Maritime Removal: An Unlikely Heuristic for Anchoring Three Non-Textual Principles of Original Federal Jurisdiction
Rory D. Bahadur
Washburn University - School of Law
April 11, 2012
Journal of Maritime Law and Commerce, Vol. 43, No. 2, April 2012
This article uses maritime law as a heuristic for identifying and explaining three broad, non-textual interpretive principles essential to understanding statutory and constitutional grants of original federal jurisdiction. Initially, the article demonstrates the pitfalls of textual statutory isolationism when trying to interpret federal jurisdictional statutes by examining non-textual restrictions on the removal of Jones Act civil actions. Next the article explains how federalism modifies the plain meaning of the text of constitutional and statutory grants of jurisdiction by examining the removal of common law maritime claims. Tangentially, this examination also reveals the pivotal role admiralty and maritime law played in the ratification of the Constitution. Finally, by exploring the recent and controversial removal of admiralty actions pursuant to federal arbitration law, the article tangibly demonstrates that identical text often has a very different meaning when used in the Constitution and in statutory jurisdictional grants.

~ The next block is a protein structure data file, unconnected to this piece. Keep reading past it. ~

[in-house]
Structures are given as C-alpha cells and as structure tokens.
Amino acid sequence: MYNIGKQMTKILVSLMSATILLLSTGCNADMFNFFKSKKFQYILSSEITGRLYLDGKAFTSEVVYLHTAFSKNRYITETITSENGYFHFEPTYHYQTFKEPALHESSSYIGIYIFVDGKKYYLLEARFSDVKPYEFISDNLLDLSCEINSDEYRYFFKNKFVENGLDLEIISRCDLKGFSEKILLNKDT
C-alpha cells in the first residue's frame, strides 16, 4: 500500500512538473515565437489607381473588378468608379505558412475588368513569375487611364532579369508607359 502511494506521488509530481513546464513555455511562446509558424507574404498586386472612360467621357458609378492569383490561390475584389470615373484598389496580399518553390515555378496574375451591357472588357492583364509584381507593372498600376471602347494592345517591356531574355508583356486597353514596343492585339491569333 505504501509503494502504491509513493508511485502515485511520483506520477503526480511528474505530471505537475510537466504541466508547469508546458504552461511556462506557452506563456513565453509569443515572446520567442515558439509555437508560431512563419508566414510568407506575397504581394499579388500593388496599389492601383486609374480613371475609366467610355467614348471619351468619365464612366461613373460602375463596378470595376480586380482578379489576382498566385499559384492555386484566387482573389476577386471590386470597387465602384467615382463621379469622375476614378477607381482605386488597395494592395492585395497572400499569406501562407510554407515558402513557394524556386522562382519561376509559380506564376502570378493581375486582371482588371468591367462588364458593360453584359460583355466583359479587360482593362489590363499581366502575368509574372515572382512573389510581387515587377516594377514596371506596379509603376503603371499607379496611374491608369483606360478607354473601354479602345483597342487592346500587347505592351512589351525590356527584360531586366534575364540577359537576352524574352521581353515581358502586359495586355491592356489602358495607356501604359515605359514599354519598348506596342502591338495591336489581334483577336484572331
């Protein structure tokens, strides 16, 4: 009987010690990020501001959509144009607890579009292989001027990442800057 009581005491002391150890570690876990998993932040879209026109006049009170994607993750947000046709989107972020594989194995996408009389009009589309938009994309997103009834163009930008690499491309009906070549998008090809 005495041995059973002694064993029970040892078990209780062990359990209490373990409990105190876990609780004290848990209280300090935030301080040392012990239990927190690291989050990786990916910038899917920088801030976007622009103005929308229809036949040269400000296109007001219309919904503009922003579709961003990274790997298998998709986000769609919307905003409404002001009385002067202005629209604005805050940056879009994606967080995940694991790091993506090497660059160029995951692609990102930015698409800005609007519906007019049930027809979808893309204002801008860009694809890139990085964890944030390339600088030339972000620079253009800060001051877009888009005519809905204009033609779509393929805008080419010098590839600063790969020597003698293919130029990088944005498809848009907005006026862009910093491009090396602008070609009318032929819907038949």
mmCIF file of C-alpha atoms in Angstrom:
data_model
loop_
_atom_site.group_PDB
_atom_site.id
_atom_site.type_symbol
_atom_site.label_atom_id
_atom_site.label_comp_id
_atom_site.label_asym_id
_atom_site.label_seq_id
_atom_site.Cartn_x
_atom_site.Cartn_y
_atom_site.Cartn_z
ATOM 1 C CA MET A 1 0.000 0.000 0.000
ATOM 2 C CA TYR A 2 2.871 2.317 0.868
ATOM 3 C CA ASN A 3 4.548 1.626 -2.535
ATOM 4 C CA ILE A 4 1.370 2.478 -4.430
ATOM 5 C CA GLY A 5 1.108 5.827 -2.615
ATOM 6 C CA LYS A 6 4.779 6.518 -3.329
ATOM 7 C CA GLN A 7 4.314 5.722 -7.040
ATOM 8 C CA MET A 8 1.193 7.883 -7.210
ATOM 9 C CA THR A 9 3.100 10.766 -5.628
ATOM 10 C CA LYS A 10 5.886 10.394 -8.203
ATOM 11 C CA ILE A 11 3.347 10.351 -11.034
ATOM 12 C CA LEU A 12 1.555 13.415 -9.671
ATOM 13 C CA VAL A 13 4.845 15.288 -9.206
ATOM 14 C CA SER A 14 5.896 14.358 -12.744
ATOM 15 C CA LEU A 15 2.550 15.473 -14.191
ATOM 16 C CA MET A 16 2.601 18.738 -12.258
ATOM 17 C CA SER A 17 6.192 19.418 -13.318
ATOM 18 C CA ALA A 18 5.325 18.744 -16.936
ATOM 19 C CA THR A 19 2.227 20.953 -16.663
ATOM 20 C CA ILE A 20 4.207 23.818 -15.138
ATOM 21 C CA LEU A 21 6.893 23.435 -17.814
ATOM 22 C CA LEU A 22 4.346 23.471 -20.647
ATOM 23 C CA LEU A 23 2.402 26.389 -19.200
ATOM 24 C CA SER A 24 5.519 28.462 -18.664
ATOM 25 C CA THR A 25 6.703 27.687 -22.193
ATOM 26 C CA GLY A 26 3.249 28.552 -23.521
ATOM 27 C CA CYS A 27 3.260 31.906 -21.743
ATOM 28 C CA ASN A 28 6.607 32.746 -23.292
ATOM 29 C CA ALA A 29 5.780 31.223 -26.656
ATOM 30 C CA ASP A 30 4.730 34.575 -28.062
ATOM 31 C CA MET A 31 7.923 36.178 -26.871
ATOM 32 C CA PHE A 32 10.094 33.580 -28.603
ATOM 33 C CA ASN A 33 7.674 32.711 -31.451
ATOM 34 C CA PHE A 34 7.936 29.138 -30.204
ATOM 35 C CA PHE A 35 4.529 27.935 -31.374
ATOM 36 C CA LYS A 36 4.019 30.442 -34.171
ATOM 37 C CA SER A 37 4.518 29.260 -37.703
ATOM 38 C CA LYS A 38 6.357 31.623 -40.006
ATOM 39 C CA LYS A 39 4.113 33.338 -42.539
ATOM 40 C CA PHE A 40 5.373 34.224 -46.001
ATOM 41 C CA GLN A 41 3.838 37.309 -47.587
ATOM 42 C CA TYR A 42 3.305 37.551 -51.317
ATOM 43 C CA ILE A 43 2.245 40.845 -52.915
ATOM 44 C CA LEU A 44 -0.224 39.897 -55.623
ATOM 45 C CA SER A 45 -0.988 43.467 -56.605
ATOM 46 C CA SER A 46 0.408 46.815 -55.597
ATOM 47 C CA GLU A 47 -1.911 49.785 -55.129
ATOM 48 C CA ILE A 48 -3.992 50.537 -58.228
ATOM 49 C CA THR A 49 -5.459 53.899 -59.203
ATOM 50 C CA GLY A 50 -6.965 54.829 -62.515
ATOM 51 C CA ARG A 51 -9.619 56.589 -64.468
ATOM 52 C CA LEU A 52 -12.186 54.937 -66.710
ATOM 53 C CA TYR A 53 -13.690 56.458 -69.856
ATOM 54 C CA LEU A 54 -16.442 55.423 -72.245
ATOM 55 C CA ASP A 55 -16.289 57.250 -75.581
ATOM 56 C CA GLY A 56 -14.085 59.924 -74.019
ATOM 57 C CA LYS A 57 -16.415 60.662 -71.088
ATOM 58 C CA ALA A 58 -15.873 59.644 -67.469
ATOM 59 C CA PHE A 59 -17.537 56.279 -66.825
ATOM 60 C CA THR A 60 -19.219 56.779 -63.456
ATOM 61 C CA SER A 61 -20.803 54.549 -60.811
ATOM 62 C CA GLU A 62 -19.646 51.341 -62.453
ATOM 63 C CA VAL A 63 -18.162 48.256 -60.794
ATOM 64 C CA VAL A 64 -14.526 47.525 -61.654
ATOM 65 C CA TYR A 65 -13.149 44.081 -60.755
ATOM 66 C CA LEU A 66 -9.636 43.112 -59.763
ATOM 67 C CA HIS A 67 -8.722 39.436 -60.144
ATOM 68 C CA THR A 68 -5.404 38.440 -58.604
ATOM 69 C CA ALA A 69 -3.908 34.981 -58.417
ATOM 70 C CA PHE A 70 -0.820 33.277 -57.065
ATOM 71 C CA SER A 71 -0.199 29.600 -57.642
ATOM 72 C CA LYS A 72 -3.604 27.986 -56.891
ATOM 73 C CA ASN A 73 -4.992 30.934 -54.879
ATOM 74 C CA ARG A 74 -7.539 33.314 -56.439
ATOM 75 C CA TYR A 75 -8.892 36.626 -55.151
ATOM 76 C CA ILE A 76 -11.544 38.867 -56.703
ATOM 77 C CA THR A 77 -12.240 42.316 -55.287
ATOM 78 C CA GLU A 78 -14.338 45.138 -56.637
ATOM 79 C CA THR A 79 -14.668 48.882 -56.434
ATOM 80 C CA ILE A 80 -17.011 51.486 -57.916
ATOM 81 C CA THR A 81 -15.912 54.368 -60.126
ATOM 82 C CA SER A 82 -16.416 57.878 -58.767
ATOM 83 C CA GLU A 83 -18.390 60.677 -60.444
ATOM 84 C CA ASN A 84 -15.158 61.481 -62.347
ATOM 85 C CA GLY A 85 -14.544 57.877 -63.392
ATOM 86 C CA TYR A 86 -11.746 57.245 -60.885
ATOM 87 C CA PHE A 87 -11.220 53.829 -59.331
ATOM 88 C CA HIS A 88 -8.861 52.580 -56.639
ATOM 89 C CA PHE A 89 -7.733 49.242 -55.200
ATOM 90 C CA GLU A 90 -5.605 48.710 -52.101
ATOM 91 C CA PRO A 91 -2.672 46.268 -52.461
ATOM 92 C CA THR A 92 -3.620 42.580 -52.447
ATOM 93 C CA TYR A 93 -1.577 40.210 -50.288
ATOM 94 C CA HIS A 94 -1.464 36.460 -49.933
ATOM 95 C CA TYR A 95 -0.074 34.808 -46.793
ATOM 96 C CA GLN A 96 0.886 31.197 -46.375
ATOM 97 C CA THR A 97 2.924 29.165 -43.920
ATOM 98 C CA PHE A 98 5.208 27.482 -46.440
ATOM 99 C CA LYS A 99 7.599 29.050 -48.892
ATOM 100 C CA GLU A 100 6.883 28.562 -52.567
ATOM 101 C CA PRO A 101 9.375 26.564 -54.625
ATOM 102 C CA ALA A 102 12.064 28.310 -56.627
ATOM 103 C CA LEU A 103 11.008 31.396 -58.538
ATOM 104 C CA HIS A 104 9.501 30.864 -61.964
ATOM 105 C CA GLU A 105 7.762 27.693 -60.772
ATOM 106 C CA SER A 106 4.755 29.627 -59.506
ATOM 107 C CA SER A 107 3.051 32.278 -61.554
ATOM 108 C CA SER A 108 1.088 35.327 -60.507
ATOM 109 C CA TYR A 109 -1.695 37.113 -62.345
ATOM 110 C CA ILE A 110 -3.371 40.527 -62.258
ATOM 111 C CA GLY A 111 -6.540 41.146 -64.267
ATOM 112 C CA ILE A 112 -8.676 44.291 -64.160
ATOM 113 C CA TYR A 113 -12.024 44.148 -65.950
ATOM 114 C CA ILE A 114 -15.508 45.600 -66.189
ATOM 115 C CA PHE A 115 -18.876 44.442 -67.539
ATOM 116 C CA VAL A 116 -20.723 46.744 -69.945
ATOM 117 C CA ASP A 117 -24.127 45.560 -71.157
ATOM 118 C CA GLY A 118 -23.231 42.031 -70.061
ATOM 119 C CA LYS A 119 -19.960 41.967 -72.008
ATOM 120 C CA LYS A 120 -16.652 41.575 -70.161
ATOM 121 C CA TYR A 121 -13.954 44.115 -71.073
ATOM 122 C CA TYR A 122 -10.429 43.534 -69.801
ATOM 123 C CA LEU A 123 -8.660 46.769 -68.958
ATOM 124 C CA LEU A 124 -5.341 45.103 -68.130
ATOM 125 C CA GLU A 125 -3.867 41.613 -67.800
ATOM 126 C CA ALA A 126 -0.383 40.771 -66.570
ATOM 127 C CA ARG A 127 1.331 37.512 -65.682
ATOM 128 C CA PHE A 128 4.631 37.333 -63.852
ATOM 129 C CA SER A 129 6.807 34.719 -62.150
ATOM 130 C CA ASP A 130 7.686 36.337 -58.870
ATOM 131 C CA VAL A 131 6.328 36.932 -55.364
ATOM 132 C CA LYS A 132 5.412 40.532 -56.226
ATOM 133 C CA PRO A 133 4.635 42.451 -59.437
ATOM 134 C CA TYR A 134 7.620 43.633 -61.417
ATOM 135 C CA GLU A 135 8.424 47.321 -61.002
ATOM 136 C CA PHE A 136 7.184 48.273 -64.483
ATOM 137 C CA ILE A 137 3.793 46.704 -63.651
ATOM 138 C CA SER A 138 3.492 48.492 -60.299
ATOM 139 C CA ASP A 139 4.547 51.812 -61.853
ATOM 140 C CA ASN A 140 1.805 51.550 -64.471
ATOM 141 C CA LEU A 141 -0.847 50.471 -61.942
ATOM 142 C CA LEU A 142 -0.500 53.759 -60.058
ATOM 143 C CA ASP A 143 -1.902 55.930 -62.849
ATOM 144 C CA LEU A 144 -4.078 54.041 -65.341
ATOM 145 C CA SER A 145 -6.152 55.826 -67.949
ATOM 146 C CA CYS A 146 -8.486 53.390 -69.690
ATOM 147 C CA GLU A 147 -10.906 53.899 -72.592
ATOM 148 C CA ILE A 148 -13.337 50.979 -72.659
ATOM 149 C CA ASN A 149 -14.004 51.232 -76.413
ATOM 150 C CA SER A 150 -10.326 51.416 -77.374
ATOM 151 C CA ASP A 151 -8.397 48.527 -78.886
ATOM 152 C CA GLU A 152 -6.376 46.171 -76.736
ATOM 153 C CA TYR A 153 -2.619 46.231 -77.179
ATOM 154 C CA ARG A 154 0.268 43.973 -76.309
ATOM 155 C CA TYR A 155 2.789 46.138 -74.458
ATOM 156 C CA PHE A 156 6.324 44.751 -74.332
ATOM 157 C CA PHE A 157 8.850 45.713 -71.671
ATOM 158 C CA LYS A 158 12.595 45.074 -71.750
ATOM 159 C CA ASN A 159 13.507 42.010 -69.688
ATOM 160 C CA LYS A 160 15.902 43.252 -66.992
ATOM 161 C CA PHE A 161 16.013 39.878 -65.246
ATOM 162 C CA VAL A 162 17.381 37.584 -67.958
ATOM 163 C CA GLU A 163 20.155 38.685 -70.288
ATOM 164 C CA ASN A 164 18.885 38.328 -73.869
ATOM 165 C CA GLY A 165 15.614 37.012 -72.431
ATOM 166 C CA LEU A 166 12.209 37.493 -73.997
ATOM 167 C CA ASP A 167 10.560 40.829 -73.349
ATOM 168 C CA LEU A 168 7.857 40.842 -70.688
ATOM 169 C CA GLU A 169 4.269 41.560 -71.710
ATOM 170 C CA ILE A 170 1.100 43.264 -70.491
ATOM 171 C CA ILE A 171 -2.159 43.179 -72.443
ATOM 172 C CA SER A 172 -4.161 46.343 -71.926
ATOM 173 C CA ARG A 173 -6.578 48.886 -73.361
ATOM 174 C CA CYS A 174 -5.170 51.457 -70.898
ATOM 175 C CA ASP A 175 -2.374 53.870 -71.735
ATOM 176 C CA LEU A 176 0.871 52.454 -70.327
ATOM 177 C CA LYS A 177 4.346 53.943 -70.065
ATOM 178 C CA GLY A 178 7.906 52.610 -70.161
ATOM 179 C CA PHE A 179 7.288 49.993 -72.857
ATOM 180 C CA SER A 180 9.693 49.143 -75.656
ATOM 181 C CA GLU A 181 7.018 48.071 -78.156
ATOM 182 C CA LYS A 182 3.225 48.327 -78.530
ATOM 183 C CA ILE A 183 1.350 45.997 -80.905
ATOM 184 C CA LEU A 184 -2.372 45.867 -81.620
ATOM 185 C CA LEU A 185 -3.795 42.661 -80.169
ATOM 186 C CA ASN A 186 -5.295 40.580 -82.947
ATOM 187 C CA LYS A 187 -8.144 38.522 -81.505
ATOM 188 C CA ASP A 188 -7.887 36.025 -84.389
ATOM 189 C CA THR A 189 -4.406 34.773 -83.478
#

Number of Pages in PDF File: 40Accepted Paper Series
Date posted: June 11, 2012
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